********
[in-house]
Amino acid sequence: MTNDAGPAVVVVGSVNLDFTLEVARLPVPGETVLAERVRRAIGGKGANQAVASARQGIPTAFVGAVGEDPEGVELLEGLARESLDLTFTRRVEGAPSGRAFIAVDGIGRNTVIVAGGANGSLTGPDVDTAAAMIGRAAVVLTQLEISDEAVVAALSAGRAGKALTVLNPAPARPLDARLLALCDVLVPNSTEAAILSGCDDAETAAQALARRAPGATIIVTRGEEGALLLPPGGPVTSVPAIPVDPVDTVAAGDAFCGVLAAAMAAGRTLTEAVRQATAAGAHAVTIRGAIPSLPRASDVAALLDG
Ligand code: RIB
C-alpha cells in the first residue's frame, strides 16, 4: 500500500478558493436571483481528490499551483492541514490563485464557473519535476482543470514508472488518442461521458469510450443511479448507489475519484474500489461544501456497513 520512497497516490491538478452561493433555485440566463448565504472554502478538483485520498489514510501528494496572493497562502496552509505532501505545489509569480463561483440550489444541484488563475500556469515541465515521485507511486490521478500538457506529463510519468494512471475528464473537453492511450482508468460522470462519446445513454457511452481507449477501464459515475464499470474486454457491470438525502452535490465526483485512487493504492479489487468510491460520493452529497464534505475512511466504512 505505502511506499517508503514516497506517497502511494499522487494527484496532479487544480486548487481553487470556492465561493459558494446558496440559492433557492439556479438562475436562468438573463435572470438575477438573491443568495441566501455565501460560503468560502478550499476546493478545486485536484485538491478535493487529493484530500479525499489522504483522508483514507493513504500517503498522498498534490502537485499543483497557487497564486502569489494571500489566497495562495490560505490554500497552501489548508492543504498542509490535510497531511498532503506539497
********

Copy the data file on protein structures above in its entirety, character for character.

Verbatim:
[in-house]
Amino acid sequence: MTNDAGPAVVVVGSVNLDFTLEVARLPVPGETVLAERVRRAIGGKGANQAVASARQGIPTAFVGAVGEDPEGVELLEGLARESLDLTFTRRVEGAPSGRAFIAVDGIGRNTVIVAGGANGSLTGPDVDTAAAMIGRAAVVLTQLEISDEAVVAALSAGRAGKALTVLNPAPARPLDARLLALCDVLVPNSTEAAILSGCDDAETAAQALARRAPGATIIVTRGEEGALLLPPGGPVTSVPAIPVDPVDTVAAGDAFCGVLAAAMAAGRTLTEAVRQATAAGAHAVTIRGAIPSLPRASDVAALLDG
Ligand code: RIB
C-alpha cells in the first residue's frame, strides 16, 4: 500500500478558493436571483481528490499551483492541514490563485464557473519535476482543470514508472488518442461521458469510450443511479448507489475519484474500489461544501456497513 520512497497516490491538478452561493433555485440566463448565504472554502478538483485520498489514510501528494496572493497562502496552509505532501505545489509569480463561483440550489444541484488563475500556469515541465515521485507511486490521478500538457506529463510519468494512471475528464473537453492511450482508468460522470462519446445513454457511452481507449477501464459515475464499470474486454457491470438525502452535490465526483485512487493504492479489487468510491460520493452529497464534505475512511466504512 505505502511506499517508503514516497506517497502511494499522487494527484496532479487544480486548487481553487470556492465561493459558494446558496440559492433557492439556479438562475436562468438573463435572470438575477438573491443568495441566501455565501460560503468560502478550499476546493478545486485536484485538491478535493487529493484530500479525499489522504483522508483514507493513504500517503498522498498534490502537485499543483497557487497564486502569489494571500489566497495562495490560505490554500497552501489548508492543504498542509490535510497531511498532503506539497